(Besides the three proposals for new coal plants in Texas with carbon-capture technology, NRG has partnered with the University of Texas and others to build a federally funded demonstration project at its coal-burning Parish plant southwest of Houston. The captured carbon dioxide – 90 percent of emissions – would be used to boost oil production.)
Promoting captured CO2’s oil-field use
Skepticism about the science of manmade climate change (driven mainly by CO2 emissions, most scientists believe) and opposition to regulatory measures aimed at curbing those emissions are positions that many Republicans have strongly embraced in the last few years, especially in Texas.
Signaling opportunities for common ground between some Republican officials, at least, and climate-action advocates, a proposal aimed explicitly at “boost[ing] domestic U.S. oil production while reducing the nation’s CO2 emissions” recently received the strong support of a pair of Republican lawmakers from Texas (one a member of Congress and the other a state legislator). Both focused on the benefits for oil production in their praise.
The proposal, issued in February, was developed by the National Enhanced Oil Recovery Initiative (NEORI), “a coalition of industry, state, environmental and labor leaders” that was convened by the Center for Climate and Energy Solutions (formerly the Pew Center on Global Climate Change) and the Great Plains Institute. An announcement offered this summary:
The centerpiece of the group’s recommendations is a proposed federal tax incentive focused on companies that capture and transport CO2 [including industrial and power plants], not oil companies. NEORI estimates that the tax credit would quadruple U.S. oil production from EOR [enhanced oil recovery, using CO2 injected underground], to 400 million barrels a year, while reducing CO2 emissions by 4 billion tons over the next 40 years. The U.S. Treasury Department would administer the competitively awarded tax credit.
NEORI calculates that the program would pay for itself within 10 years through increased federal revenues generated by boosting domestic oil production, with an estimated net return of $100 billion over 40 years. The incentive would reduce the trade deficit by saving the United States about $610 billion in expenditures on imported oil over the same period.
U.S. Rep. Mike Conaway, who represents a West Texas district that includes Midland and Odessa, said that “finding new ways to access the resources we have already found will continue to be an important piece of our domestic energy strategy for years to come. EOR is a critical tool that allows us to do just that – it breathes new life into old fields. Expanding our domestic energy production remains a top priority for me and many of my colleagues. ”
State Rep. Myra Crownover, who represents a district in Denton County, north of Dallas-Fort Worth, and chairs the House Energy Resources Committee, sounded a similar note: “Increasing domestic energy production is essential to our national interest. Enhanced oil recovery combined with carbon capture and storage technology is one of the most promising developments for increasing the energy security of the United States.”
In addition to calling for a federal tax incentive, the coalition’s proposal cited a number of state policies, including several in Texas, that could serve as models elsewhere to help advance use of captured CO2 in oil fields. Crownover, a member of the coalition team that developed the proposal, called it “a valuable first step in the conversation regarding this important policy area.”
A blog article posted earlier this month on the National Enhanced Oil Recovery Initiative’s website by an official of the Center for Climate and Energy Solutions explained the reasons for efforts to forge new linkages between climate-related and energy-production concerns. The writer was noting that an annual Carbon Capture & Sequestration Conference had become the Carbon Capture, Utilization & Sequestration Conference this year:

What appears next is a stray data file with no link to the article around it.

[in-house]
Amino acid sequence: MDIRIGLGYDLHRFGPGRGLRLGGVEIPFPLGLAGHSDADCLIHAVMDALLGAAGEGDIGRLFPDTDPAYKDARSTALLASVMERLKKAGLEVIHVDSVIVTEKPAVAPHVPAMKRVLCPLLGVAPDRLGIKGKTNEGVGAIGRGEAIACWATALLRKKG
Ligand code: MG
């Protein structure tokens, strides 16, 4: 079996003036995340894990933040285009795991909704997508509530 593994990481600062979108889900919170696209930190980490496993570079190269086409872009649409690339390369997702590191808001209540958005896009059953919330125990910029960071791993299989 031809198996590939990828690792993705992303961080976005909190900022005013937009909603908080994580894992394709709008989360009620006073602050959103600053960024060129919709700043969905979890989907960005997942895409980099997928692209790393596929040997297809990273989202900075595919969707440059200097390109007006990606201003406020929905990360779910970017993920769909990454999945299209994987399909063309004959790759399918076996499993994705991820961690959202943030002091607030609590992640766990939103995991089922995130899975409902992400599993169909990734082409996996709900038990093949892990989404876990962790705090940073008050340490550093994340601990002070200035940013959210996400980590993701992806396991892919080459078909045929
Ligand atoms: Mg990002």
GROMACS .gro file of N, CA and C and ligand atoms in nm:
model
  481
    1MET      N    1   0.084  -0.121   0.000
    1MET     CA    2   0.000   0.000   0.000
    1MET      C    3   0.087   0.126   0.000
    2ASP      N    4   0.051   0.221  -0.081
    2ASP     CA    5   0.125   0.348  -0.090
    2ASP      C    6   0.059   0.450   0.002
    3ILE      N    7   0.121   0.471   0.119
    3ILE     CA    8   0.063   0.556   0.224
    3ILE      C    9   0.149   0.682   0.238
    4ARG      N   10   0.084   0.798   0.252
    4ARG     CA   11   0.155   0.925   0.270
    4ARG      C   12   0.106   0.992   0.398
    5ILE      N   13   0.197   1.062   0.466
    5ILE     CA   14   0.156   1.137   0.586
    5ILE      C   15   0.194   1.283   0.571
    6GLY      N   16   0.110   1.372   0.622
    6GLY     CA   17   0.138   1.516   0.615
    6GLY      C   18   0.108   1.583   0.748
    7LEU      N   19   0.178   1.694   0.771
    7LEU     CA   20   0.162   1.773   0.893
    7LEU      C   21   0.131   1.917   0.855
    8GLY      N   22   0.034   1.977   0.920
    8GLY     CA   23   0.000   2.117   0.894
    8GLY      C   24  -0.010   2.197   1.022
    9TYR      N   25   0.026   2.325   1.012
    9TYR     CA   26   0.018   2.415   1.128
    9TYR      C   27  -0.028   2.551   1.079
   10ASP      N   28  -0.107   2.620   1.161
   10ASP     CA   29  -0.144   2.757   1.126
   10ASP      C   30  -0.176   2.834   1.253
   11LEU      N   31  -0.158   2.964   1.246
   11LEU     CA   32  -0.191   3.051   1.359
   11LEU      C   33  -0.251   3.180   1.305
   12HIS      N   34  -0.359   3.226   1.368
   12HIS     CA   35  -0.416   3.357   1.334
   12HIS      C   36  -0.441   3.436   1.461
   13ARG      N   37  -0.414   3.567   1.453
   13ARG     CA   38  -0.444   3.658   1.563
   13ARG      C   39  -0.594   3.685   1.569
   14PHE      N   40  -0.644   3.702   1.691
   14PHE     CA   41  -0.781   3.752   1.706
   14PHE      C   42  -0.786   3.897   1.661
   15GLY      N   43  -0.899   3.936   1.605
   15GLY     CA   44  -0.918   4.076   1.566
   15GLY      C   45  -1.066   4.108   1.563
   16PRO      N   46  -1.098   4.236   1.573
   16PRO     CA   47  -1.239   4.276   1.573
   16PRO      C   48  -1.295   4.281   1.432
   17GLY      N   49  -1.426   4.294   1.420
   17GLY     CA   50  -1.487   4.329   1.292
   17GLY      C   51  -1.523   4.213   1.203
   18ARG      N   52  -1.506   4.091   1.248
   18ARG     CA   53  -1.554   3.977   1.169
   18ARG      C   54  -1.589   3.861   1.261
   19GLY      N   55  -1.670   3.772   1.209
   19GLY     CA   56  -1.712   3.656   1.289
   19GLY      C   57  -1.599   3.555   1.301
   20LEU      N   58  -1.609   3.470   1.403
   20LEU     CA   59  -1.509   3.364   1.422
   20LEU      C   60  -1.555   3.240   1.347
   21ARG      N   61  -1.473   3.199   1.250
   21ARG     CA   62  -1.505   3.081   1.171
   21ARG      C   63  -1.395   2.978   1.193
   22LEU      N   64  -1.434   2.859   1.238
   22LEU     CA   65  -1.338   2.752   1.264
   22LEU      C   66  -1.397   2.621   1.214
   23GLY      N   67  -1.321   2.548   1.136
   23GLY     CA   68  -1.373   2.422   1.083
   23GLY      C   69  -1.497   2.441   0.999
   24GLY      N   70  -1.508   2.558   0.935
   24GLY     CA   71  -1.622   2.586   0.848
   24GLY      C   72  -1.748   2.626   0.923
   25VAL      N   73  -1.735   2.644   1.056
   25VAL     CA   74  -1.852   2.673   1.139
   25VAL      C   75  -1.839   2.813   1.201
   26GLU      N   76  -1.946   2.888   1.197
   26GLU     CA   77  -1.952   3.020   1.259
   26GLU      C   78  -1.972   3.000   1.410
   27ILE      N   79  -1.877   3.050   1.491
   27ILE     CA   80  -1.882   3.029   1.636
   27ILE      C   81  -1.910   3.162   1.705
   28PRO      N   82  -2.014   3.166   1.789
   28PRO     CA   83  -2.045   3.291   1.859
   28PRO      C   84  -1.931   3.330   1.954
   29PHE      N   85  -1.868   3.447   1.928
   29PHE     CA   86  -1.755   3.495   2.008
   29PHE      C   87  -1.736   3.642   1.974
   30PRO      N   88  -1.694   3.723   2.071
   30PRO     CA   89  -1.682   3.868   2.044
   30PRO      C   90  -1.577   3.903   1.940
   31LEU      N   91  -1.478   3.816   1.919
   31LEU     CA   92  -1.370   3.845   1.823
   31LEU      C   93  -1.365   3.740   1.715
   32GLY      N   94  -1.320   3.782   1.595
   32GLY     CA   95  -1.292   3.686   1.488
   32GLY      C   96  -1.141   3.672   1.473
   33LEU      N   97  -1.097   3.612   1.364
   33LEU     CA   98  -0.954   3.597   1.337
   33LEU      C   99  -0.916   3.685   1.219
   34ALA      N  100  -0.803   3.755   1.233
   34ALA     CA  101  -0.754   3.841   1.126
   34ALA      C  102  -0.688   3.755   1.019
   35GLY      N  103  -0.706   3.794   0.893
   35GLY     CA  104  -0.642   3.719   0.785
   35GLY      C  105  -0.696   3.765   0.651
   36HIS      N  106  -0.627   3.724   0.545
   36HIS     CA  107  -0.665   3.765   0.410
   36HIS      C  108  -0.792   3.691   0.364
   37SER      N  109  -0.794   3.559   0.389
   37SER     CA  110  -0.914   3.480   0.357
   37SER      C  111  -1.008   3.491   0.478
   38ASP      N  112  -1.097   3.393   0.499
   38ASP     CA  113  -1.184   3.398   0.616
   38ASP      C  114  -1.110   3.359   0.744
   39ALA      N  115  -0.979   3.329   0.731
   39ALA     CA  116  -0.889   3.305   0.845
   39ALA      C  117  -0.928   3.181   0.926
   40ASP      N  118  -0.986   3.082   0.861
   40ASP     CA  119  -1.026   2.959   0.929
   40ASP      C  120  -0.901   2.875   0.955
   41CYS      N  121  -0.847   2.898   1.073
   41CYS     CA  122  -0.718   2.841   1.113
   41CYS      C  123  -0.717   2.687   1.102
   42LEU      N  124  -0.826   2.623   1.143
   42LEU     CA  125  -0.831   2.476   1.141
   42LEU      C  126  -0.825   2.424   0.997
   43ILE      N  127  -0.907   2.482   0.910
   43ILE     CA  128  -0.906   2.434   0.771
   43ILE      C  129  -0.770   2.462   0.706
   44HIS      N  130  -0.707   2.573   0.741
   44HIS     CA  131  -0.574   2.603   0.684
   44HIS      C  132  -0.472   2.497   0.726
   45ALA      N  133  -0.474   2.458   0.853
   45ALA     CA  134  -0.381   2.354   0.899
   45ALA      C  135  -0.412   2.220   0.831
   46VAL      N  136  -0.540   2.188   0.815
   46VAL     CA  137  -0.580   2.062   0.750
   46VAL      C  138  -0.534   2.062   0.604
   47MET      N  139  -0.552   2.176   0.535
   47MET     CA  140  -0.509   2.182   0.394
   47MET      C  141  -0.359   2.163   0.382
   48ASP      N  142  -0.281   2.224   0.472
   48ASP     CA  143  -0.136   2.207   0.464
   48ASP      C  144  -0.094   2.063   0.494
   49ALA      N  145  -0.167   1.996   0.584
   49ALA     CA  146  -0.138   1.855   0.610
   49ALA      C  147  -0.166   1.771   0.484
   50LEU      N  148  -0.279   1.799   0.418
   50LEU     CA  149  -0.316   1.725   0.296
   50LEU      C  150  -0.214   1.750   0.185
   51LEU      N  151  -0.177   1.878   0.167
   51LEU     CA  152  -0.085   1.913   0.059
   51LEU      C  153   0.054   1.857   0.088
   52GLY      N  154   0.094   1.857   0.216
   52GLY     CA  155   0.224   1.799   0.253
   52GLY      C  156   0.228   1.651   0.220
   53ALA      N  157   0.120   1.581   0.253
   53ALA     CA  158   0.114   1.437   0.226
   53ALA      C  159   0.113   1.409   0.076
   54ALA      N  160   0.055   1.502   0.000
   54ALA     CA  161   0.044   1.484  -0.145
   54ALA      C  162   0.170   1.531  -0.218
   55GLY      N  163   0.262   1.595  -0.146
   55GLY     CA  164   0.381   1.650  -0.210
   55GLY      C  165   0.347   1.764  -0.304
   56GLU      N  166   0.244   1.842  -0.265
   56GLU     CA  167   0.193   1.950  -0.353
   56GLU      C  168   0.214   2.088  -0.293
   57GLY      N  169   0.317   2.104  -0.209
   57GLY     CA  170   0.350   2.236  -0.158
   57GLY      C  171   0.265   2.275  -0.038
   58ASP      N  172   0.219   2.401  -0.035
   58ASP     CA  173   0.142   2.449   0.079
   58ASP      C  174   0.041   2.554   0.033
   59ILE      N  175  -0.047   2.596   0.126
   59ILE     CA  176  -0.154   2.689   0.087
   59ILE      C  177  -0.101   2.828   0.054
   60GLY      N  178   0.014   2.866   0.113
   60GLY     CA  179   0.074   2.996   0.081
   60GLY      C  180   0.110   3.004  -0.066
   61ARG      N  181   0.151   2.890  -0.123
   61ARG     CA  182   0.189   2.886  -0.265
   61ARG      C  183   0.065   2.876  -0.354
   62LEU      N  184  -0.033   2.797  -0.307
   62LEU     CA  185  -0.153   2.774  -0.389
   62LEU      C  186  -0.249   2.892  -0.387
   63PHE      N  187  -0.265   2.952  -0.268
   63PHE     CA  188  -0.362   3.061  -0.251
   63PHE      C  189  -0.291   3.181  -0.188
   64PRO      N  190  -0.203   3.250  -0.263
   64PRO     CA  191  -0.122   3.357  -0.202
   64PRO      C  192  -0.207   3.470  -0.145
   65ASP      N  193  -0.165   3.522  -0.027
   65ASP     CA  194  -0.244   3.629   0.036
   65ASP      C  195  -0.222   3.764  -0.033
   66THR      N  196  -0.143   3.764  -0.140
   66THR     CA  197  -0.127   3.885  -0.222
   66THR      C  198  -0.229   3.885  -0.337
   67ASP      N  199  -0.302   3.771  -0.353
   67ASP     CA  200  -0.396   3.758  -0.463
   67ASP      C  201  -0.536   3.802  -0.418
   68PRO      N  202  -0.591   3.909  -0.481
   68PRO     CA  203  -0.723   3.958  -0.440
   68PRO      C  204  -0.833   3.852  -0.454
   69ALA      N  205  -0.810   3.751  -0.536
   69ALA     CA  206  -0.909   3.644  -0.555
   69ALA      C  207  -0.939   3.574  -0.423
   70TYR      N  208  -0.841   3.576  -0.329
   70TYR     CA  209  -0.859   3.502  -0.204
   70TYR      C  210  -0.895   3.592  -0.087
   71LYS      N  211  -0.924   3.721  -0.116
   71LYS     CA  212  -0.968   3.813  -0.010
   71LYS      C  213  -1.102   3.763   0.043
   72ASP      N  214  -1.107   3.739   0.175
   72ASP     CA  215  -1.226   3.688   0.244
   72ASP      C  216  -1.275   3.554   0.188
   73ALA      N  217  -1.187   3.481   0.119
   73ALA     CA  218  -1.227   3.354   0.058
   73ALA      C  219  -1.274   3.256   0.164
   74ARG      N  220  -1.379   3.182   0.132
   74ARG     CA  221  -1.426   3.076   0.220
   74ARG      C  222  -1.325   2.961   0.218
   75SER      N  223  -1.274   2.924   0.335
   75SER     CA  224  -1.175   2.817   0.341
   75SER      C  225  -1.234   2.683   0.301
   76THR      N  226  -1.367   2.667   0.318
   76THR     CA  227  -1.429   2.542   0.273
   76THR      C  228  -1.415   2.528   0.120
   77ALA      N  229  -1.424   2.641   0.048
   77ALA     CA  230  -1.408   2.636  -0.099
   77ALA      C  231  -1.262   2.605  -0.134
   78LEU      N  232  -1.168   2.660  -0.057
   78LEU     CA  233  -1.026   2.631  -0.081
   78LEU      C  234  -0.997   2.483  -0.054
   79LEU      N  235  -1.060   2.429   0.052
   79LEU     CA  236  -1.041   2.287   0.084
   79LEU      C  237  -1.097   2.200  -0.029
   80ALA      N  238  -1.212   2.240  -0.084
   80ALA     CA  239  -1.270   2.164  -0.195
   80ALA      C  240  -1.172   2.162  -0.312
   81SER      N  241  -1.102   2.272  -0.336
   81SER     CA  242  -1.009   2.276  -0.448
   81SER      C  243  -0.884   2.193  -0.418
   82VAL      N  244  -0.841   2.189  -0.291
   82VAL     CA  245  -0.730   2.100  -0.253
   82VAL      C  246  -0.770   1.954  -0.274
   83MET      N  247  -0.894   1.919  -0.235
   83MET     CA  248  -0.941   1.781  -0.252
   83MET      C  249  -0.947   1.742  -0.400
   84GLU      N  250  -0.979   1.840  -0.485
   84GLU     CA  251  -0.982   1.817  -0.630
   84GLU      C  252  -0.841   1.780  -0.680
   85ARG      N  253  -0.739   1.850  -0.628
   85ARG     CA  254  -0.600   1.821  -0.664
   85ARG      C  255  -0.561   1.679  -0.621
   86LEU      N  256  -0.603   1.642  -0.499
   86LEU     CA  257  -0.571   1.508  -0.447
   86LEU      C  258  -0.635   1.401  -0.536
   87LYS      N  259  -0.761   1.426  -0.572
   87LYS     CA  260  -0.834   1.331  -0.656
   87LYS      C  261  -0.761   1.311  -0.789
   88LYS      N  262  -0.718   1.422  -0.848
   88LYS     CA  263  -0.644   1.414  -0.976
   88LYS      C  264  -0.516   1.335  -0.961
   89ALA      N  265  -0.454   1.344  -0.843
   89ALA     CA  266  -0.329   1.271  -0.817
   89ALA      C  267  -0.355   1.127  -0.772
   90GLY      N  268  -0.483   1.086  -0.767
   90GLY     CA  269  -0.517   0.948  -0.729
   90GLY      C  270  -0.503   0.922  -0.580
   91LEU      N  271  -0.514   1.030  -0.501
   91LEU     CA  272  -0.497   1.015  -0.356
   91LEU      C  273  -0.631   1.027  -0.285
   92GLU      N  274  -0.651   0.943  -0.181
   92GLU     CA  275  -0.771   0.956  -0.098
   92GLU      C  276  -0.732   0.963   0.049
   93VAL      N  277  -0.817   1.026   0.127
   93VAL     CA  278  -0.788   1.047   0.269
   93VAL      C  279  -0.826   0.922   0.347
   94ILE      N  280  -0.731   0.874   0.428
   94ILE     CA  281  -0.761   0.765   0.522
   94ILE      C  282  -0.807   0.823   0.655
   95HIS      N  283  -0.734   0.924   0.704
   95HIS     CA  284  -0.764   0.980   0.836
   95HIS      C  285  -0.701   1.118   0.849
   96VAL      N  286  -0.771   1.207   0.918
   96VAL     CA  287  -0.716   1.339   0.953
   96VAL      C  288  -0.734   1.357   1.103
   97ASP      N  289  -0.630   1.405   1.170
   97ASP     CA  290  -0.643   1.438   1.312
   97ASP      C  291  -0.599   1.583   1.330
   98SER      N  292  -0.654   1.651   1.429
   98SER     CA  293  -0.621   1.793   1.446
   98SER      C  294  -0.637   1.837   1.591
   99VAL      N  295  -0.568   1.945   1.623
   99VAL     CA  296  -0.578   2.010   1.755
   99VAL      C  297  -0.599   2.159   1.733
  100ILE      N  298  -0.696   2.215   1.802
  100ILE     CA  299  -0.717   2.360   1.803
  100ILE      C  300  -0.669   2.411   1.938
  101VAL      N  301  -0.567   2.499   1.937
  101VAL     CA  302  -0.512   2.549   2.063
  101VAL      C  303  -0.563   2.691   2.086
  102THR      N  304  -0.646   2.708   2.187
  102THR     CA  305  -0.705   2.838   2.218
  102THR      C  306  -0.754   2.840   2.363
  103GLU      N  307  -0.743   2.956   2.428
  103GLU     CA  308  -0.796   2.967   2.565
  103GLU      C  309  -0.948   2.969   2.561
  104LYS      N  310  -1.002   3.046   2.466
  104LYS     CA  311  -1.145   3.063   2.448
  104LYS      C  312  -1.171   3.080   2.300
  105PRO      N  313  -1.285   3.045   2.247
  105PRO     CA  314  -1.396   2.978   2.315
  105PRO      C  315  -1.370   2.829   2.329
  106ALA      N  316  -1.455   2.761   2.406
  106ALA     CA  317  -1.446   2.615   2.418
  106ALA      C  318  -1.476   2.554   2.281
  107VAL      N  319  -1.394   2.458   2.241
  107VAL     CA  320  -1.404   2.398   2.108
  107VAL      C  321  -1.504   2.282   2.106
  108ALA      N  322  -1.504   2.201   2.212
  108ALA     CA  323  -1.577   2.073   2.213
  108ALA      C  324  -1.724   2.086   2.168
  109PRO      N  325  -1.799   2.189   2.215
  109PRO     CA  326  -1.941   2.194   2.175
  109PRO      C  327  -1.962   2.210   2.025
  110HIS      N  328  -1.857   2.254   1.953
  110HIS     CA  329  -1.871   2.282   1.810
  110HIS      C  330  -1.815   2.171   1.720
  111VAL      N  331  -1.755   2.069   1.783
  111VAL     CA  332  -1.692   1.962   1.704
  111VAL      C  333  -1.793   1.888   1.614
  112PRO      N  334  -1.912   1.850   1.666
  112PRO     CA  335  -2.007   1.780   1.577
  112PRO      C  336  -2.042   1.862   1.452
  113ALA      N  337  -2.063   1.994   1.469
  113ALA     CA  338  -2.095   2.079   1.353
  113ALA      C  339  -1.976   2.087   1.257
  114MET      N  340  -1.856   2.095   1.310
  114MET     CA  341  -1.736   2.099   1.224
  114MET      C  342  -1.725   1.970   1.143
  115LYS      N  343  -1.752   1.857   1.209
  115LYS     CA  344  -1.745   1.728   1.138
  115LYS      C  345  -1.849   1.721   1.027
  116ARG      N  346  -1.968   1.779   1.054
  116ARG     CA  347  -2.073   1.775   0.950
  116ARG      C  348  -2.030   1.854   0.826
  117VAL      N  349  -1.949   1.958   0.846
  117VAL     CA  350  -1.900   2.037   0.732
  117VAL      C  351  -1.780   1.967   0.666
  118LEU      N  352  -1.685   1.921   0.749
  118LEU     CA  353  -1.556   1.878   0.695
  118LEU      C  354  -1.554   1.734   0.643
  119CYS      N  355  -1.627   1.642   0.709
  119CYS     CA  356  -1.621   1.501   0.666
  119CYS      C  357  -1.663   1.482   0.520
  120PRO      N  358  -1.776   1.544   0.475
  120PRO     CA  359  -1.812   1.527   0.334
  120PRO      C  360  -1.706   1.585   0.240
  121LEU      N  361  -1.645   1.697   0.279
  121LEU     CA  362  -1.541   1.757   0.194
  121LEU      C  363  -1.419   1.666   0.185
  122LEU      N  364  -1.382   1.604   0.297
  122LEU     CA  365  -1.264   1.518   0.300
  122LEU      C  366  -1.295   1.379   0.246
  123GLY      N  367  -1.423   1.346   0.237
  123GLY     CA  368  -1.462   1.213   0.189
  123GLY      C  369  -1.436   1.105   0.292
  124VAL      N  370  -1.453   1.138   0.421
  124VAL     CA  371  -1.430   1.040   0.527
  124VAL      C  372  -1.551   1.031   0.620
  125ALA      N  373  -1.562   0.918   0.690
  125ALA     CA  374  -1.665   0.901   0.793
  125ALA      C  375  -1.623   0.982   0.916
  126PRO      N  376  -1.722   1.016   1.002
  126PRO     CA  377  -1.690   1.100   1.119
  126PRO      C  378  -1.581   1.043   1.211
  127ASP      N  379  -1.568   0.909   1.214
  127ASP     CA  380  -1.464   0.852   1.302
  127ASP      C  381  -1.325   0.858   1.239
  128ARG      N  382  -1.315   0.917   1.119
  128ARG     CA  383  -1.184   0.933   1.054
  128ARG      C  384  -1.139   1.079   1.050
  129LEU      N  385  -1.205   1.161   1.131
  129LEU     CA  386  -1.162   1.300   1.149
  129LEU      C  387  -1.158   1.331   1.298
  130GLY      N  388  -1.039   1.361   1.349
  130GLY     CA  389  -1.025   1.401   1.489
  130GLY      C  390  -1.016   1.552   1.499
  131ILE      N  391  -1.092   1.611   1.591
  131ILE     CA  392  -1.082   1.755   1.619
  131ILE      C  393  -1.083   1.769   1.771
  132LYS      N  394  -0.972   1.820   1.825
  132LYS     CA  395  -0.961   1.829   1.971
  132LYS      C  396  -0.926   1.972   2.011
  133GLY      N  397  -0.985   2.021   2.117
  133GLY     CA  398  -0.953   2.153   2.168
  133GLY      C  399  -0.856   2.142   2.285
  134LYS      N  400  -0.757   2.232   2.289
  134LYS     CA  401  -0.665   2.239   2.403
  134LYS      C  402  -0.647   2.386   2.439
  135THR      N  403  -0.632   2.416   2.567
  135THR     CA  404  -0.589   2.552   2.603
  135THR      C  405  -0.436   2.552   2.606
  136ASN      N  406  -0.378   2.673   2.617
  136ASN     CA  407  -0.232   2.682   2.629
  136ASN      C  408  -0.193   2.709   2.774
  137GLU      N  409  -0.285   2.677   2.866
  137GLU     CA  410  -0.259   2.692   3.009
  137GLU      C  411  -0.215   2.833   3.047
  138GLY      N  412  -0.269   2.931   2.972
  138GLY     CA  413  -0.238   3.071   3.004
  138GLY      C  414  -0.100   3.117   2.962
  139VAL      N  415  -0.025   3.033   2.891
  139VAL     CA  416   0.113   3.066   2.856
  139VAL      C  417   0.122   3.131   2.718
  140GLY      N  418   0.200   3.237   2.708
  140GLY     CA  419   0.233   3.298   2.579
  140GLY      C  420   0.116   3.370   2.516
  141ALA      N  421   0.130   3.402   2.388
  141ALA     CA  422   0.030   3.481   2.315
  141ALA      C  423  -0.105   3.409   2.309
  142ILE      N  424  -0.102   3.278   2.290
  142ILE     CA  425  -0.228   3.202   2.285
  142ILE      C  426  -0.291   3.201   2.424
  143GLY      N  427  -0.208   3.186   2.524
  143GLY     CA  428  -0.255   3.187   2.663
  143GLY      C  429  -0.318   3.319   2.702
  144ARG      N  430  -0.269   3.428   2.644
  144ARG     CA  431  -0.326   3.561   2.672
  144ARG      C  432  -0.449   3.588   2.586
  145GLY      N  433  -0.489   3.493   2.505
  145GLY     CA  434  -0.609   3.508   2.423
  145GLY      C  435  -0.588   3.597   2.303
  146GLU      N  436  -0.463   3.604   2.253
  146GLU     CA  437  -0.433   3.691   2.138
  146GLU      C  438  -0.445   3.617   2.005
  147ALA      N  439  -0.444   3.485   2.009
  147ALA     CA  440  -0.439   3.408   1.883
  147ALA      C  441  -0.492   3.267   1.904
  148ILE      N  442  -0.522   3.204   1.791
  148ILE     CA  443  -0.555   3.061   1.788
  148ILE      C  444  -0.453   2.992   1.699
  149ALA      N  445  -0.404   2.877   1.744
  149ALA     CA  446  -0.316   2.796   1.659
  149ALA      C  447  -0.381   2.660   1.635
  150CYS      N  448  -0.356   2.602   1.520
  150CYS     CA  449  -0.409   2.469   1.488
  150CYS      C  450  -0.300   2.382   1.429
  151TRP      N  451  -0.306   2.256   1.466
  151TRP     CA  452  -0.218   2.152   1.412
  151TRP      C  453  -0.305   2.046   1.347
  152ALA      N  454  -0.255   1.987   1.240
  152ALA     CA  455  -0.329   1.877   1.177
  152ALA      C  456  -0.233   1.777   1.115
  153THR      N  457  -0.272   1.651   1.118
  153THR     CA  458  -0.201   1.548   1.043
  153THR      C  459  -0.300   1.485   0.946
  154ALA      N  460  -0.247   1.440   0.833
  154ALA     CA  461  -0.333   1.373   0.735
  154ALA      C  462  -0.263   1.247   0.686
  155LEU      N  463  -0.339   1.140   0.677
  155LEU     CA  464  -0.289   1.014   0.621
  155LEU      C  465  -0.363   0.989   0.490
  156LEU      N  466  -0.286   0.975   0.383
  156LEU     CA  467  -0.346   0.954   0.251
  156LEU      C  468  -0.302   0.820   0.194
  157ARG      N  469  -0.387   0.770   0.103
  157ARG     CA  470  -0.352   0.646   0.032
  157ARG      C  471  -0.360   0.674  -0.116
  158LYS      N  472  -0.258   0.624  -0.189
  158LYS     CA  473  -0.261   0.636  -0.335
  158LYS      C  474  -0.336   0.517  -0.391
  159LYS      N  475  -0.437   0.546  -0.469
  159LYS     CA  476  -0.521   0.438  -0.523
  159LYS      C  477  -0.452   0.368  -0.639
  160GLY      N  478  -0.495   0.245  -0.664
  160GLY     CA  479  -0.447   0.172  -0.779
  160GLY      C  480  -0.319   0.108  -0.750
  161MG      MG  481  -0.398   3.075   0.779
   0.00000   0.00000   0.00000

This addition [of “utilization”] reflects a new reality: in the absence of strong climate policy, the key driver of CCS [carbon capture and sequestration, or storage] innovation is the utilization of CO2 for enhanced oil recovery (CO2-EOR). This is a little-known technique in which CO2 (usually drawn from naturally occurring underground reservoirs) is injected into declining oil fields to boost their output. It now accounts for about 6 percent of domestic U.S. oil production.
Those of us focused on climate change think about CO2 as the major greenhouse gas contributing to climate change. But to those in the enhanced oil recovery industry, CO2 is an essential commodity they need for their business. And, somewhat ironically, from their vantage point, CO2 is in short supply.
Toward more efficient carbon capture
Scientists at Texas A&M University led by chemist Hong-Cai “Joe” Zhou are working with an “emerging technology” – porous crystalline polymers known as metal-organic frameworks, or MOFs – in an effort to cut the costly power consumption of carbon-capture technologies at power plants.
An article posted this month on the website of A&M’s College of Science described the work:
While MOF come in an overwhelming number of varieties, Zhou says only a fraction is suitable for carbon capture. Finding that fraction and then maximizing its potential represents the crux of the tedious yet vital chore facing Zhou and his team. Compounding the complicated matter of piecing together the correct framework is the fact that only a handful of places worldwide conduct large-scale tests on carbon-capture techniques, given the energy industry’s somewhat understandable reluctance to implement such experimental, power-sapping processes. Zhou explains that even the most current state-of-the-art carbon-capture procedure would lead to a 30 percent parasitic power consumption, thereby significantly reducing the power plant’s overall efficiency.
On a brighter note (pun intended), Zhou’s group may have found a better alternative. He says they are in the process of constructing a unique subset of MOF that can capture carbon dioxide with extremely high selectivity while using much less power than what is required by commonly applied carbon-capture methods. The group’s goal is to create an MOF that binds only with carbon dioxide and is robust enough to withstand the harsh conditions of the flue gas, resulting in a more economical carbon-capture technique. If successful, it could significantly reduce the amount of carbon dioxide currently being emitted into the atmosphere.
Image credit: © Sally Wallis – Fotolia.com